Webster’s Dictionary defines gratitude as “a feeling of appreciation or thanks.” So if gratitude is feeling thanks, I suppose being grateful is expressing the thanks you feel.
Psychology Today states that gratitude has 7 scientifically proven benefits. Gratitude:
I think it all lies in EXPRESSING our gratitude. We can feel grateful, but if we don’t share what we feel, we won’t experience the true positive effects gratitude can afford us. In my own experience, I learned firsthand how gratitude can shape you. My father passed away a couple months ago, and I still struggle on a daily basis, but having friends and family around to love on me has lifted my spirits immeasurably. They have done simple tasks such as send me cards, encouraging text messages, bring me cookies, coffee, flowers, as well as help me with errands and menial tasks. What makes me grateful is not simply that they bought me something; rather, it’s that they made me feel special by helping carry my burden so I didn’t have to do it alone. Sometimes I would have an especially hard day but then would come home to a new card and flowers with just the words I needed to hear. I’m beyond grateful for my friendships. Letting people I love into this hard season of my life has led to healing. It has made my darkest days a little brighter. I wrote a couple thank you cards to express my gratitude, and actually writing the words was cathartic. It showed me that though I just had a horrible loss in my life, I have been blessed with wonderful friendships. Essentially not all is lost.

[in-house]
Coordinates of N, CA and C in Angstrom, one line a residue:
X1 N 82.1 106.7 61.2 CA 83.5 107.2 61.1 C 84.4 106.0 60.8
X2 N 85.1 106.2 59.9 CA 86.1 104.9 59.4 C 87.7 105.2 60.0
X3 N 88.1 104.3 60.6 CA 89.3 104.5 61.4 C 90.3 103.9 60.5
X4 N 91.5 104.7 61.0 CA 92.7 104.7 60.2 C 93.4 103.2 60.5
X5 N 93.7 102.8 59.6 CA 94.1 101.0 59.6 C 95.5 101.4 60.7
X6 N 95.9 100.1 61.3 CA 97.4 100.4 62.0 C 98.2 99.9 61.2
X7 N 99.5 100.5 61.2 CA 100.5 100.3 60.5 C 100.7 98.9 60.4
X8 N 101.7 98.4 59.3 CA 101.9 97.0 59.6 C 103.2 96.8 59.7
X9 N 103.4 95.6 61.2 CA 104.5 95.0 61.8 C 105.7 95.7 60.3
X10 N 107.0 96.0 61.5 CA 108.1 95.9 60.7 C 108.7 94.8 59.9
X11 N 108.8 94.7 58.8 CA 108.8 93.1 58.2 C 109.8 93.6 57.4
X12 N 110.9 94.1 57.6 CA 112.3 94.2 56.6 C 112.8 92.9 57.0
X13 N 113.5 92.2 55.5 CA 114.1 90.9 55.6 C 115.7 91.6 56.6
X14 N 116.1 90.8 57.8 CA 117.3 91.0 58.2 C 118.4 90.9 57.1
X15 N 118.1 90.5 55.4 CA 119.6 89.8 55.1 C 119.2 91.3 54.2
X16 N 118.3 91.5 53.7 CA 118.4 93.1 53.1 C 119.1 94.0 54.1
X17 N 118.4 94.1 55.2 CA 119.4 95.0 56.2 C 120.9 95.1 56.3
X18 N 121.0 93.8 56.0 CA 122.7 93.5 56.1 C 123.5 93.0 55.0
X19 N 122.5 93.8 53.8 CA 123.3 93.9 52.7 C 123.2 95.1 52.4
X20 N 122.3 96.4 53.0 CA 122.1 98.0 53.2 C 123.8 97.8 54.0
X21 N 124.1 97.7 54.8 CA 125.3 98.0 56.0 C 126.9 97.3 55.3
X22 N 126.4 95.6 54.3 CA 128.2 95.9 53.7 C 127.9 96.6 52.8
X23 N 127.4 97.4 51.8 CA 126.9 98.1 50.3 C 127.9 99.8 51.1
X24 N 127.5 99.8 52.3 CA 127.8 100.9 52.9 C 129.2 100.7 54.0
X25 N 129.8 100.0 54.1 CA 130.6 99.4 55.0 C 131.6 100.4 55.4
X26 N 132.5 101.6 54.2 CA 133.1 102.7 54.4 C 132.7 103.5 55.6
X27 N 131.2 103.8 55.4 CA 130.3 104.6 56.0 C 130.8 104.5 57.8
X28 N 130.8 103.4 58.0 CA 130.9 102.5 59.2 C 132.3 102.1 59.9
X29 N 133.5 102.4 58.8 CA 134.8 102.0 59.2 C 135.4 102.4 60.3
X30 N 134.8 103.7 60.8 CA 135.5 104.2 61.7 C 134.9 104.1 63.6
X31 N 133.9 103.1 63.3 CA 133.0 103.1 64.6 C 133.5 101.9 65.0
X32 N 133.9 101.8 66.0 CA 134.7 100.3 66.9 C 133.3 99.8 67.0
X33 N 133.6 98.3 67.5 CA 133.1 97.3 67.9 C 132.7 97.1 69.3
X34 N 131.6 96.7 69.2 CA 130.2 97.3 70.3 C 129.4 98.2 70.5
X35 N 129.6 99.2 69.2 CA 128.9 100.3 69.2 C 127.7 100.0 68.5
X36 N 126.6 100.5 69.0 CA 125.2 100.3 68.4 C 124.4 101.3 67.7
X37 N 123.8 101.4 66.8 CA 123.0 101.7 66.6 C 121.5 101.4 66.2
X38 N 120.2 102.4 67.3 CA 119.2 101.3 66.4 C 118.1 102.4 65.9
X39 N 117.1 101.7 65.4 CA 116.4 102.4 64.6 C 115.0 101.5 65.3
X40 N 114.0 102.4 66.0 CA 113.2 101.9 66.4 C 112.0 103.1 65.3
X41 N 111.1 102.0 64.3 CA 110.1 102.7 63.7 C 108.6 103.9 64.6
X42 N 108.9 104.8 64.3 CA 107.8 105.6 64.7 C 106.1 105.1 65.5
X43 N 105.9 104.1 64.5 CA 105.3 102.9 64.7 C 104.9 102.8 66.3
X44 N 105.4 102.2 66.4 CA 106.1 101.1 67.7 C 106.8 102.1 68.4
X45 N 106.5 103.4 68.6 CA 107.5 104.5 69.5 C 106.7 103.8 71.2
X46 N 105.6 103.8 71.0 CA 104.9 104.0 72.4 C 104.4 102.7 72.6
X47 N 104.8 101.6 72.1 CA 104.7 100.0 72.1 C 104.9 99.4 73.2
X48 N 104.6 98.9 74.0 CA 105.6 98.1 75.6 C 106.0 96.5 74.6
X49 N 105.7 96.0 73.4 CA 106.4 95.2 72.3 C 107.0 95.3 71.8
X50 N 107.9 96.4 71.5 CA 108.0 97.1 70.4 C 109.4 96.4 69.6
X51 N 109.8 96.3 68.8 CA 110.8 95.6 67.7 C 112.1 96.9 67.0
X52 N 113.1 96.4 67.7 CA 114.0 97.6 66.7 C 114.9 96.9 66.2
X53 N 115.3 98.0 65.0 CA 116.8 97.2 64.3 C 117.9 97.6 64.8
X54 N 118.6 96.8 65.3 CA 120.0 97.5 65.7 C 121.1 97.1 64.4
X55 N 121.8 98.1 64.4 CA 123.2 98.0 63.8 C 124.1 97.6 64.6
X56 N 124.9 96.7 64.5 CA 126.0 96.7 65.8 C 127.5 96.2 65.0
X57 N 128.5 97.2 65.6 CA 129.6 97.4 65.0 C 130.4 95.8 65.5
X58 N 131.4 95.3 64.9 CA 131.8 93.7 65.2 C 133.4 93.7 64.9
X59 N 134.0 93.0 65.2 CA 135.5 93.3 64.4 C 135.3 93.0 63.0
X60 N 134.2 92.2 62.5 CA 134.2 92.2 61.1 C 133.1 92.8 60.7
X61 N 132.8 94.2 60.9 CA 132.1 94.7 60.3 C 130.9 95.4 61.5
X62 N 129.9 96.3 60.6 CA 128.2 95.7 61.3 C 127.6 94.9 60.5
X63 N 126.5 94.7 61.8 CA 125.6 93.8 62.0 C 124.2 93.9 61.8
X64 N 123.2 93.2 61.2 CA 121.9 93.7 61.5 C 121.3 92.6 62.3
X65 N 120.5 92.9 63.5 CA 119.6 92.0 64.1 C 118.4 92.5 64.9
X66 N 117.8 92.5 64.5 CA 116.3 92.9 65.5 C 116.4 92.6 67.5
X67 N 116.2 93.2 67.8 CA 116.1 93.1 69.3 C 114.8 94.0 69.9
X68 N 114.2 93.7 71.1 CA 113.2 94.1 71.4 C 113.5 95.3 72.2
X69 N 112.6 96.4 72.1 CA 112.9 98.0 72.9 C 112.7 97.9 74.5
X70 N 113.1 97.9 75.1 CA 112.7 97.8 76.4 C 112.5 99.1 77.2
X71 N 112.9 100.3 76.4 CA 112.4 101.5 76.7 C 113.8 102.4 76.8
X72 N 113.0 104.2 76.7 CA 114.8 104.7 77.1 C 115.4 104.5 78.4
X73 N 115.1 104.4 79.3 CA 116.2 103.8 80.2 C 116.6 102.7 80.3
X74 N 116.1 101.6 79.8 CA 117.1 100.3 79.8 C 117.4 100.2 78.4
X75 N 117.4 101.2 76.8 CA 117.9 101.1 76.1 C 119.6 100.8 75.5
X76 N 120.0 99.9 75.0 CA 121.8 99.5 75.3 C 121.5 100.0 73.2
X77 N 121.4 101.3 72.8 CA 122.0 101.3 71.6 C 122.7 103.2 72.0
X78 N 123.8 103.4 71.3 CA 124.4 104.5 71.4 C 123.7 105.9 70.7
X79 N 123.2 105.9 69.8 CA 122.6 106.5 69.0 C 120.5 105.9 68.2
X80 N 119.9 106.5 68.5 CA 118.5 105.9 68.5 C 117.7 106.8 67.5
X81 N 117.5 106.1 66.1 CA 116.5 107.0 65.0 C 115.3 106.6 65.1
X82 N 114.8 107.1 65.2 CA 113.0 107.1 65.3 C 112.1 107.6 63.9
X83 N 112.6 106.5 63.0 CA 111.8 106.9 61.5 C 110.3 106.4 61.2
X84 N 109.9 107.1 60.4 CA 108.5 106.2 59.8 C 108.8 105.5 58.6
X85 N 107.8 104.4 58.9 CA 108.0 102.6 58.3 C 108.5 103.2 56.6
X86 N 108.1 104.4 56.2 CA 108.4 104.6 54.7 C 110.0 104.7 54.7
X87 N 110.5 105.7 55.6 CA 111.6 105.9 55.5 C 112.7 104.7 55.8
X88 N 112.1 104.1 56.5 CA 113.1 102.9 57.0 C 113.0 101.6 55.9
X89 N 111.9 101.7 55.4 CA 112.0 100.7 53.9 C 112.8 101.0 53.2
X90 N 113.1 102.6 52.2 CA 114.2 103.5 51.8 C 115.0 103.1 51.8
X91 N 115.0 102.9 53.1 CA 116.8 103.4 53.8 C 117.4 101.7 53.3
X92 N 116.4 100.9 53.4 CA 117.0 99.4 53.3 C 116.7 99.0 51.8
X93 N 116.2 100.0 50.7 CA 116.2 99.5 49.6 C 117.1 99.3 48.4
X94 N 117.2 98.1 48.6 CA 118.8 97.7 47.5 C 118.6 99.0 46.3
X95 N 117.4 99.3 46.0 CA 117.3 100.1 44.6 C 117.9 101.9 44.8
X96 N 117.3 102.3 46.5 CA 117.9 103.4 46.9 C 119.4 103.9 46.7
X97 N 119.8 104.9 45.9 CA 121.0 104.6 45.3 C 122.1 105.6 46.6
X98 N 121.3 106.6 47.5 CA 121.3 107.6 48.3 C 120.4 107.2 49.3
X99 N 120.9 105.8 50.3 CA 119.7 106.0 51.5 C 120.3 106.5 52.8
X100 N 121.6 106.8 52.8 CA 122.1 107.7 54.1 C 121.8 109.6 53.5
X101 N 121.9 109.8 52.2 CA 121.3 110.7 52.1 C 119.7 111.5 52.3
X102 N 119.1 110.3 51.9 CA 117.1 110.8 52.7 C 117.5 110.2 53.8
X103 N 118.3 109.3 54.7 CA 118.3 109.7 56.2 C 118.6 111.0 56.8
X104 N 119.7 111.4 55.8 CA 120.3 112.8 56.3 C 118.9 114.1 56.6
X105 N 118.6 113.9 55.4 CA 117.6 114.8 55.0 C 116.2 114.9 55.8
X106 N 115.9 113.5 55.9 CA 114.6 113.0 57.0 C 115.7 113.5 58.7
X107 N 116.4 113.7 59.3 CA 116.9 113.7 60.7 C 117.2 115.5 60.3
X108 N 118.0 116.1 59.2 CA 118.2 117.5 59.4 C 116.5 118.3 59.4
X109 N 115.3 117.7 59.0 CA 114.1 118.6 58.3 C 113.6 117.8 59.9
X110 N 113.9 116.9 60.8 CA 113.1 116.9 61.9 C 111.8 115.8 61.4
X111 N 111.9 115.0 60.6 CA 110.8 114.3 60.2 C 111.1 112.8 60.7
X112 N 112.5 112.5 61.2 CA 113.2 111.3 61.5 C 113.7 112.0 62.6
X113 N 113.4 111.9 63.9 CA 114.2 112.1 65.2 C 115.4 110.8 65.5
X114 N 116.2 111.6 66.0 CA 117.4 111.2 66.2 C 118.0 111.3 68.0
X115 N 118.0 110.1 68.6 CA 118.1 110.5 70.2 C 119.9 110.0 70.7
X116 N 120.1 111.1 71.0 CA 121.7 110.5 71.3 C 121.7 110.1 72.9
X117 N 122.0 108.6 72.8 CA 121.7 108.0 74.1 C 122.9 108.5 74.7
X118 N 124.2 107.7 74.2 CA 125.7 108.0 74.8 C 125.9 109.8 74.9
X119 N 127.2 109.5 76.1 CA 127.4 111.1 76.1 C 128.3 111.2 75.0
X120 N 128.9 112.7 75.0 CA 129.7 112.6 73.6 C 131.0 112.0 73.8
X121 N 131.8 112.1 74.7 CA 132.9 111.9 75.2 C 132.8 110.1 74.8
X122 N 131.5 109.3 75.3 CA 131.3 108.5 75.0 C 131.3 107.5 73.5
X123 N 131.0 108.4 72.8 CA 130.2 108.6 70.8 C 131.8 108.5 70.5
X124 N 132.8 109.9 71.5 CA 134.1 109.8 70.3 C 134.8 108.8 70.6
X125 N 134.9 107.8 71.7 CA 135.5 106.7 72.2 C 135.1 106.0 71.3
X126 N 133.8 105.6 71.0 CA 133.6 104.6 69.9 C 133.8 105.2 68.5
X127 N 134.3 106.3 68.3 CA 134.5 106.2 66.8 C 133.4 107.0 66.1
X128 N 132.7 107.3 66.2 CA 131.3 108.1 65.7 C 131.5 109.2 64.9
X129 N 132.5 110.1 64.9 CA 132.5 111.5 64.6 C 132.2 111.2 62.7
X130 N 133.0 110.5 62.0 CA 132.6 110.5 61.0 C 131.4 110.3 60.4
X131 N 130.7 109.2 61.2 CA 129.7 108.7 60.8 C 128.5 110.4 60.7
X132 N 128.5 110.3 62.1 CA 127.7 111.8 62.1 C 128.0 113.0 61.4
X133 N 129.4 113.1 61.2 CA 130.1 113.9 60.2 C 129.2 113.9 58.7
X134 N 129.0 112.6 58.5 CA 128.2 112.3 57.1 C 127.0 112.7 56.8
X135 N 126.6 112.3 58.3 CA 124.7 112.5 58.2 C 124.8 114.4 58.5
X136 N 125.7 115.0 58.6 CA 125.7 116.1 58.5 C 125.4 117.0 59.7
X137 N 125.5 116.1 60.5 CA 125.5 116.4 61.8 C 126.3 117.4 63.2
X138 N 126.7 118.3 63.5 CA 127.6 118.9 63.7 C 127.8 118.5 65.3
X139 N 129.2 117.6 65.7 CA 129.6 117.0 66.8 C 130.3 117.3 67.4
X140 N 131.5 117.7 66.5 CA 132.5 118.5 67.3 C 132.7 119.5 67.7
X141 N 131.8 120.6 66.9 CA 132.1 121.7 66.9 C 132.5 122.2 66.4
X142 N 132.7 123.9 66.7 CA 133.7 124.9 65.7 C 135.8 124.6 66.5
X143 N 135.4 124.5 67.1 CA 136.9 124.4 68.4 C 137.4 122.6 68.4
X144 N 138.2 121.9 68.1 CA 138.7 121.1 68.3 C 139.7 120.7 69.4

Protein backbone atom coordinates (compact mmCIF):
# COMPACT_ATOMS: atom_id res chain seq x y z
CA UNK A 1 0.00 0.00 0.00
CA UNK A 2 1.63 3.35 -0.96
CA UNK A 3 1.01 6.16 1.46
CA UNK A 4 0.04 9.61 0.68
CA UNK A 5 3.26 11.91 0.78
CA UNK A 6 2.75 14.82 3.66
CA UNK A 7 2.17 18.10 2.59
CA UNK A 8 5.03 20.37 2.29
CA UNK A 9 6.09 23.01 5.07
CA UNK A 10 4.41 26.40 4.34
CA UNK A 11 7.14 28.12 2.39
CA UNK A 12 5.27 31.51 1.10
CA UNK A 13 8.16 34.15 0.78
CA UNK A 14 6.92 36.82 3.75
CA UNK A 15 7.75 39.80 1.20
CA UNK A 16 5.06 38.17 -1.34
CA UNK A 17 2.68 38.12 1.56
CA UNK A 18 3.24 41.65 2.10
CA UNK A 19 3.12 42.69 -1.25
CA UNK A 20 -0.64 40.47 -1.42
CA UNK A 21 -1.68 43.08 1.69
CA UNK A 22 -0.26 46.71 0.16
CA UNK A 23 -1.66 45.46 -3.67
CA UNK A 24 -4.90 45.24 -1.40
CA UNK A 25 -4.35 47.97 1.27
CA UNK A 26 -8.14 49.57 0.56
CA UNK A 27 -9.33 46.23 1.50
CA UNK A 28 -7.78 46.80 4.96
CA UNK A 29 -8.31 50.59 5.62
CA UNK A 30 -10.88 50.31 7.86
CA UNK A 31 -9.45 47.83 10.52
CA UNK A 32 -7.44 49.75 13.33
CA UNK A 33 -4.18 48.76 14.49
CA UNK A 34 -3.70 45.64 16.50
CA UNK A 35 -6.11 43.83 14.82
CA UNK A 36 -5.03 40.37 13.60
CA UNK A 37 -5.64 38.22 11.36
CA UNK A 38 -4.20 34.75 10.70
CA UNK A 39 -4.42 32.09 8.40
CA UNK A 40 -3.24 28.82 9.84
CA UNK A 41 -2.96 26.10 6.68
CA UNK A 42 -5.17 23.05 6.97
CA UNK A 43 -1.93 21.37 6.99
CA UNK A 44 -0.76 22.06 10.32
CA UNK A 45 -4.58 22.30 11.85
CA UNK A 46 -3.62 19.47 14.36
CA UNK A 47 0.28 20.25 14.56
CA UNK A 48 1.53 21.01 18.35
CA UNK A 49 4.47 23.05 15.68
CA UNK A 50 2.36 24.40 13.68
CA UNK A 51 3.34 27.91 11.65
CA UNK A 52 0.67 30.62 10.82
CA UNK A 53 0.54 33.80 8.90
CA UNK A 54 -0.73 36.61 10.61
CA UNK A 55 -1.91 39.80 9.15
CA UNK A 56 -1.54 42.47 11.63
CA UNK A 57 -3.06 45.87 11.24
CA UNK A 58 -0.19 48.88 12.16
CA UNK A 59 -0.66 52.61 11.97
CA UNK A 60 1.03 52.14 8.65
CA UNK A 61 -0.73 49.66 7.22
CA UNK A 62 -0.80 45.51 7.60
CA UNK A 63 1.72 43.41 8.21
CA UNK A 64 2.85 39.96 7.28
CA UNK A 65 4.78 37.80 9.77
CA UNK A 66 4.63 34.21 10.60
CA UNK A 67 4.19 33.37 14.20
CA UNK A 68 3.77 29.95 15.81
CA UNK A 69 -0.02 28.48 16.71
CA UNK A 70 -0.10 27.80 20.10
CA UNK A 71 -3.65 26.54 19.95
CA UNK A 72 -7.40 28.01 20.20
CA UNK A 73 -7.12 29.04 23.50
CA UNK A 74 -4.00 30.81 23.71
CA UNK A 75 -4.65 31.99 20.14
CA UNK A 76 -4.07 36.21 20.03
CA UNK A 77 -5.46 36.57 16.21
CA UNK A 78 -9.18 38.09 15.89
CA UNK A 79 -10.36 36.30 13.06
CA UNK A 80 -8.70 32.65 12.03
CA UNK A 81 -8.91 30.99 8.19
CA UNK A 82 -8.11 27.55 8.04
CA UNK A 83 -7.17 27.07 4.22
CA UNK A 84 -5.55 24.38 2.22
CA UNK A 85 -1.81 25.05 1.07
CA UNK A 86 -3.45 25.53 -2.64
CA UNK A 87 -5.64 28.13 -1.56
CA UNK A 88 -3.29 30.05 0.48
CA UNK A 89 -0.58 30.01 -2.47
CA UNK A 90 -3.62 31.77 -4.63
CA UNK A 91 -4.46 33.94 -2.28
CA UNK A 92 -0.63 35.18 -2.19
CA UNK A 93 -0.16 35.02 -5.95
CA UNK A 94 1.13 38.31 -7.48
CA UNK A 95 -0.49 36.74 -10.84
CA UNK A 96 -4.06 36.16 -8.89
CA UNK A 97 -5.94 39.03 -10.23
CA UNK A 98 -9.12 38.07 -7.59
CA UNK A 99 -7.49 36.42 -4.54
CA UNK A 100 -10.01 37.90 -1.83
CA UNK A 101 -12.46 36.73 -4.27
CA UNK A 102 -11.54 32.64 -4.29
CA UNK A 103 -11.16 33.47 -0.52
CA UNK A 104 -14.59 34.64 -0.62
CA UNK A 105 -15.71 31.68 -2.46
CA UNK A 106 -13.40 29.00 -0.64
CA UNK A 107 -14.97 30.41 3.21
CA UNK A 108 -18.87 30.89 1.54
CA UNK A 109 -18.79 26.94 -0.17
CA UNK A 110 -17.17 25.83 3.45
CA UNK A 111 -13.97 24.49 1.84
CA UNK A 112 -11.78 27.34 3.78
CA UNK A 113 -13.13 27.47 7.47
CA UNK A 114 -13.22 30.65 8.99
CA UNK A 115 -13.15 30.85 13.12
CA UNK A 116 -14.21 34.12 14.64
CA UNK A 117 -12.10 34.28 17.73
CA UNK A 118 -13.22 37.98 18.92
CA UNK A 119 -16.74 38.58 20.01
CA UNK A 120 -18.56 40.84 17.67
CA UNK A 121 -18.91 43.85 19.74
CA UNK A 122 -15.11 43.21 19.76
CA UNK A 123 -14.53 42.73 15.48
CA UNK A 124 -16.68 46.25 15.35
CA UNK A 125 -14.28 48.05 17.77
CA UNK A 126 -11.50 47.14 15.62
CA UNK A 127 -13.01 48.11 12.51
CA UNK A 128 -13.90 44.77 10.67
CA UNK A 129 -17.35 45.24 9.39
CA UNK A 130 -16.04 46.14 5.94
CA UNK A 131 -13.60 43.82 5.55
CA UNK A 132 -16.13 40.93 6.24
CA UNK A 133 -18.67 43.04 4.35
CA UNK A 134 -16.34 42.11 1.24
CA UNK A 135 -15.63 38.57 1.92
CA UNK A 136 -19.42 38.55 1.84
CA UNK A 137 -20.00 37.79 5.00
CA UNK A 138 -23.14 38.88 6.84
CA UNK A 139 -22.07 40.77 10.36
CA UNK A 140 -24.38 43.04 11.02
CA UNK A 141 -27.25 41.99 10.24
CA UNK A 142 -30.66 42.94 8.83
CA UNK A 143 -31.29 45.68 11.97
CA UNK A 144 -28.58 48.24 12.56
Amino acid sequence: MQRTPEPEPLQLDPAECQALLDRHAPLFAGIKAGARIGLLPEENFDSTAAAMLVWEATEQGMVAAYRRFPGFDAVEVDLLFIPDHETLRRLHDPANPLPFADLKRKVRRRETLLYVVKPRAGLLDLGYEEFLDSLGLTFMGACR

I often think of the verse, Philippians 1:3 “I thank my God every time I remember you.” Now when I remember my father, I’m not only sad, I’m also overwhelmed by feelings of gratitude.
Written by Alexa, a guest contributor
I met a guy named Rusty once. Rusty was the epitome of a desperate man. He was on his last string ready to give up on life. He was struggling and couldn't find answers anywhere but the bottle, and when he walked into the church late on a Wednesday night, he was ready to end it all.
You could see the desperation in his eyes. He was so ashamed and embarrassed. He was seeking help as a last chance effort. So I did my best. I got him in contact with someone that could help, and together we took Rusty to the hospital.
From there, I moved on. All I knew was that he detoxed at the hospital and they got him connected with a rehab facility in Missouri. Honestly, I was just glad he made it through the night.
Not a week later I saw Rusty again. I needed to pick him up at the bus station because he was coming home to get his car that he left at the church. He’d spent maybe 5-6 days at rehab in Missouri...
Sometimes the Glory of God is overwhelming. Sometimes God shakes us to the bone. Sometimes all you can do is smile because of how great God is. Words simply do not work.
When I saw Rusty the second time, it could not have been a more opposite situation. Transformation at its best! Rusty was radiating with joy. It was contagious and amazing. He sounded like a man who had sat with God for 5-6 days.
In the days after meeting this new Rusty, I remember feeling jealous of how desperate he was because in his weakness and humility he truly found Christ. In such a desperate place, he gave all of himself to God.
But the truth is, I really am as desperate for God as Rusty. I may not realize it most days or want to admit it, but just as much as Rusty needed the power of God to work in him, so do I need God’s power to work miracles in me.
Written by Mark
The 12:12 Project is sponsored by Katy First United Methodist Church.